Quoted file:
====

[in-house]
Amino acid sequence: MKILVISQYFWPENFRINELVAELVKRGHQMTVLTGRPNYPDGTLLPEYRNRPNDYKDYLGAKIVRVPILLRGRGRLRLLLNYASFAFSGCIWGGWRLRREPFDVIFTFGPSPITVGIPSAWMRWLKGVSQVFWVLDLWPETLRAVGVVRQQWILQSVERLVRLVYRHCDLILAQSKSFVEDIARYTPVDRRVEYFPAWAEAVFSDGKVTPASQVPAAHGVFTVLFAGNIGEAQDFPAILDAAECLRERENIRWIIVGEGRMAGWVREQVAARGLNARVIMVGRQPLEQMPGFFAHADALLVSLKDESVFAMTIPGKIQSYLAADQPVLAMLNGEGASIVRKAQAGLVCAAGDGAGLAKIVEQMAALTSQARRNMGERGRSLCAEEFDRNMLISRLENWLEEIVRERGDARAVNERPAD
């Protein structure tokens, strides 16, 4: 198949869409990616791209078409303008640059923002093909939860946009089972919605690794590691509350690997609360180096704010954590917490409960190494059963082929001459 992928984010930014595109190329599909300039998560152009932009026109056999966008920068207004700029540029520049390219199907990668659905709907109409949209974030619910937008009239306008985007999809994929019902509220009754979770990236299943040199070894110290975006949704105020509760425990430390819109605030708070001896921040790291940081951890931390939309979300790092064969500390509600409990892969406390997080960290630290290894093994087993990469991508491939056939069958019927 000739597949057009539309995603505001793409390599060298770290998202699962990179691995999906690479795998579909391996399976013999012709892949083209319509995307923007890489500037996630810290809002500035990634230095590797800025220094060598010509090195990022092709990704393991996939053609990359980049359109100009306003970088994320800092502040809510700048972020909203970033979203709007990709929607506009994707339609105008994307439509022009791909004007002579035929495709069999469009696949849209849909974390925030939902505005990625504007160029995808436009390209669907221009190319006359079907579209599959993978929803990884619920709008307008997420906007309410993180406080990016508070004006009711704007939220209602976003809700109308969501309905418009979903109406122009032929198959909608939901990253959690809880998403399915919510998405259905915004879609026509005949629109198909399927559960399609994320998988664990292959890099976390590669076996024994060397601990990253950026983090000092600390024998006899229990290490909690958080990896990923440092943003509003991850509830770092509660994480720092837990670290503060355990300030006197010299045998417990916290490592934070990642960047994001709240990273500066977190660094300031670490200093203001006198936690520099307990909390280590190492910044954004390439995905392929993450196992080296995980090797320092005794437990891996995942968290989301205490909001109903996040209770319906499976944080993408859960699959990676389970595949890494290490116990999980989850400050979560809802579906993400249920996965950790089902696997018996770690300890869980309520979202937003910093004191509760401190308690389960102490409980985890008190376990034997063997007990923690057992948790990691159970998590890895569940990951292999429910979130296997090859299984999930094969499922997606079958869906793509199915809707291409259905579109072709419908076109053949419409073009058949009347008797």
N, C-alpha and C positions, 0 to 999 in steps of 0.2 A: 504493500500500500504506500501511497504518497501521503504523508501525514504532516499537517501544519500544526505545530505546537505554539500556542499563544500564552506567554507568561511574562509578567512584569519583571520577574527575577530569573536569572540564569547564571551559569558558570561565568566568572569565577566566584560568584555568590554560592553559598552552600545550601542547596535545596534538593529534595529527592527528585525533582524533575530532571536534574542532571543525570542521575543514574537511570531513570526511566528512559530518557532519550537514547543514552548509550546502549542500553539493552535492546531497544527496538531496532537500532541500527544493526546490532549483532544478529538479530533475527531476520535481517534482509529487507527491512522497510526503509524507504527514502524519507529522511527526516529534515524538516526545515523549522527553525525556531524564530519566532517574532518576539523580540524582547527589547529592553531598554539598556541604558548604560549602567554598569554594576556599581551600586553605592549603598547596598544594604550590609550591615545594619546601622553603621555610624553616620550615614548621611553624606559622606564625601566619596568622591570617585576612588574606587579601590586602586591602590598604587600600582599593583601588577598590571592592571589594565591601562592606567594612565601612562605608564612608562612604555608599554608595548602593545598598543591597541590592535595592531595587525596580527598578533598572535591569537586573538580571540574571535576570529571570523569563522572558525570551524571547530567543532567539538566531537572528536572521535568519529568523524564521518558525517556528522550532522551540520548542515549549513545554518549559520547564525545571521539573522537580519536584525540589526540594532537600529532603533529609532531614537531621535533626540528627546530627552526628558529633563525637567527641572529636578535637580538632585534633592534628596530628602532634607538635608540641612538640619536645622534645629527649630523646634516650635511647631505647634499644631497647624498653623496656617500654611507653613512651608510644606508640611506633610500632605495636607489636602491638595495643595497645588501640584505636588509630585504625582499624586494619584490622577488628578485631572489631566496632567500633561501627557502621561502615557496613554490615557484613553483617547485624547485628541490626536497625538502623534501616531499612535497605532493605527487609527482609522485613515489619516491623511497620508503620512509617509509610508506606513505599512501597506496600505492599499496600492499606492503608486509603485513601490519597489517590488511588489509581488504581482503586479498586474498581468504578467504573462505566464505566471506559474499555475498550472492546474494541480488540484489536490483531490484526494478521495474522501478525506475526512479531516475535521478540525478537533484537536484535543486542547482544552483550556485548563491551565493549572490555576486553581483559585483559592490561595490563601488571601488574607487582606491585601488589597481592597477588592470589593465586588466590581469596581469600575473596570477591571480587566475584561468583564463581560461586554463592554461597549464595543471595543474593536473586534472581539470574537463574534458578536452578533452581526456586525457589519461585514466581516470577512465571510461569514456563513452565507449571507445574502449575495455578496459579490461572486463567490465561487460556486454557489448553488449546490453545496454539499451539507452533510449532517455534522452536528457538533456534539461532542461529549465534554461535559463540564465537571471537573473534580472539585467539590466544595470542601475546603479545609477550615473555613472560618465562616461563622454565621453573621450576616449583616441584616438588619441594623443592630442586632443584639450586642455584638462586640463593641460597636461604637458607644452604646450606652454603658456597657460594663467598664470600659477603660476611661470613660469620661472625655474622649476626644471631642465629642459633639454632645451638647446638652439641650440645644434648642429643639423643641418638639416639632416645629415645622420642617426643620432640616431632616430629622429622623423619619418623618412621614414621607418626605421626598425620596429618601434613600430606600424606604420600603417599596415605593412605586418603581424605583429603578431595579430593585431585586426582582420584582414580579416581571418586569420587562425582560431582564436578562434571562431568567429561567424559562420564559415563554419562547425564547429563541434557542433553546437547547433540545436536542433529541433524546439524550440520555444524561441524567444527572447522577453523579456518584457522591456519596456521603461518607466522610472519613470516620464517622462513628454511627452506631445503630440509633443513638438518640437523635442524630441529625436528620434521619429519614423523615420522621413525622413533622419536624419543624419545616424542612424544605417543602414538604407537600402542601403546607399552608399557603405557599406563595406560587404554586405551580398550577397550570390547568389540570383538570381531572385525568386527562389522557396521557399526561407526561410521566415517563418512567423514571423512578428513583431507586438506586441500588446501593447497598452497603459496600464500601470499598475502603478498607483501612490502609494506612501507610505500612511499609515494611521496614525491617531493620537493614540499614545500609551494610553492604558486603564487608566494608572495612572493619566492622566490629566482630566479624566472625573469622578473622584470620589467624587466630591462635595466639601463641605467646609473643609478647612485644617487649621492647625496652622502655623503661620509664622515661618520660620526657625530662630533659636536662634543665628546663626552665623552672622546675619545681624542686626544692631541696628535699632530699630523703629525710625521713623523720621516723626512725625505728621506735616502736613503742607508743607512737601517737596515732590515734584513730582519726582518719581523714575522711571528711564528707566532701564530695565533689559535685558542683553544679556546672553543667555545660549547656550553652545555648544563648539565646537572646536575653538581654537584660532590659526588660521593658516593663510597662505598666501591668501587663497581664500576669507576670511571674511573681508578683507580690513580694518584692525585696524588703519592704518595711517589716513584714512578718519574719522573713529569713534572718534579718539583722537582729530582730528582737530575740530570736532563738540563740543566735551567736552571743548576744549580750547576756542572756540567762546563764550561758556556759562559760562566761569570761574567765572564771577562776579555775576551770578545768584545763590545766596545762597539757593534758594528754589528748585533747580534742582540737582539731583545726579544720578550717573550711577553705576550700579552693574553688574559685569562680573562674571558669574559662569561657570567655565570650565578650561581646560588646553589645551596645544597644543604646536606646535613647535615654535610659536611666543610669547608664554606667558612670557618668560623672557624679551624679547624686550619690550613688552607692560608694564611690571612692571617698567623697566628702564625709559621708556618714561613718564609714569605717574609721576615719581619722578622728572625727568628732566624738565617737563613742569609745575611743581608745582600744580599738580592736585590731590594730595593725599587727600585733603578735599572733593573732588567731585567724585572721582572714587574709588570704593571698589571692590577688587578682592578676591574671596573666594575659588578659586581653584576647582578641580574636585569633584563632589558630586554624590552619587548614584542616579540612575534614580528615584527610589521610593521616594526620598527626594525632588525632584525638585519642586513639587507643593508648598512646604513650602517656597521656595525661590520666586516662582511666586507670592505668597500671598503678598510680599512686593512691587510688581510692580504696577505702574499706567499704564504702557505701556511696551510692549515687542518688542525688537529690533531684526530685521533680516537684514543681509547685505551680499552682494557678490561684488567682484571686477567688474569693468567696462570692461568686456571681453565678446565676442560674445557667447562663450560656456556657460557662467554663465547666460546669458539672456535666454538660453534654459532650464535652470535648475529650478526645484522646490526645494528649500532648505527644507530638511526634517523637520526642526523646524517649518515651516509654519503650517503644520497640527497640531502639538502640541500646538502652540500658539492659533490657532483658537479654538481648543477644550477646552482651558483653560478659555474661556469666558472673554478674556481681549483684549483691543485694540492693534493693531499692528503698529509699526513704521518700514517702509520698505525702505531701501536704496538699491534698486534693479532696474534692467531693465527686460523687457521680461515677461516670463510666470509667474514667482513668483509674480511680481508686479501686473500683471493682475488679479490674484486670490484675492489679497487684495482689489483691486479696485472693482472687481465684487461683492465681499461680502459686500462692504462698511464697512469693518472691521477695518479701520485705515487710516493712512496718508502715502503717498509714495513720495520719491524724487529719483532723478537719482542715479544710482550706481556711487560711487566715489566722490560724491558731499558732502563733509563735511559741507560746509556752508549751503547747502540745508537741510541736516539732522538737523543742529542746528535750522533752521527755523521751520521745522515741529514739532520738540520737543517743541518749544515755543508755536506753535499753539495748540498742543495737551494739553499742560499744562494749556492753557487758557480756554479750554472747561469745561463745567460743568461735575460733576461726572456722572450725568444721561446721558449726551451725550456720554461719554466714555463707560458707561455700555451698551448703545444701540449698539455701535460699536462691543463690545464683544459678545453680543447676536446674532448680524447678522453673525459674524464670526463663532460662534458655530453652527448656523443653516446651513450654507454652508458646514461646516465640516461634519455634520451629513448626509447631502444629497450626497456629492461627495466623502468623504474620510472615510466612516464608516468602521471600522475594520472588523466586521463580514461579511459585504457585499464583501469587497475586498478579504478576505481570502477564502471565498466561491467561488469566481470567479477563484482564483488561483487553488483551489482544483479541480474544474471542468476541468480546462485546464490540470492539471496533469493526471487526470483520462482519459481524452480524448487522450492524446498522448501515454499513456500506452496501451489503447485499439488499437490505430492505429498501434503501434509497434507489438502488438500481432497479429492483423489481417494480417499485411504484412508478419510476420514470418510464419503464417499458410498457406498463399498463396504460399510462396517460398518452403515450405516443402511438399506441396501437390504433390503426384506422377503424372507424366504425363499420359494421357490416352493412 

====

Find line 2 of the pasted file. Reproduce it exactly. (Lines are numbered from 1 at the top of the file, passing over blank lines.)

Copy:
Amino acid sequence: MKILVISQYFWPENFRINELVAELVKRGHQMTVLTGRPNYPDGTLLPEYRNRPNDYKDYLGAKIVRVPILLRGRGRLRLLLNYASFAFSGCIWGGWRLRREPFDVIFTFGPSPITVGIPSAWMRWLKGVSQVFWVLDLWPETLRAVGVVRQQWILQSVERLVRLVYRHCDLILAQSKSFVEDIARYTPVDRRVEYFPAWAEAVFSDGKVTPASQVPAAHGVFTVLFAGNIGEAQDFPAILDAAECLRERENIRWIIVGEGRMAGWVREQVAARGLNARVIMVGRQPLEQMPGFFAHADALLVSLKDESVFAMTIPGKIQSYLAADQPVLAMLNGEGASIVRKAQAGLVCAAGDGAGLAKIVEQMAALTSQARRNMGERGRSLCAEEFDRNMLISRLENWLEEIVRERGDARAVNERPAD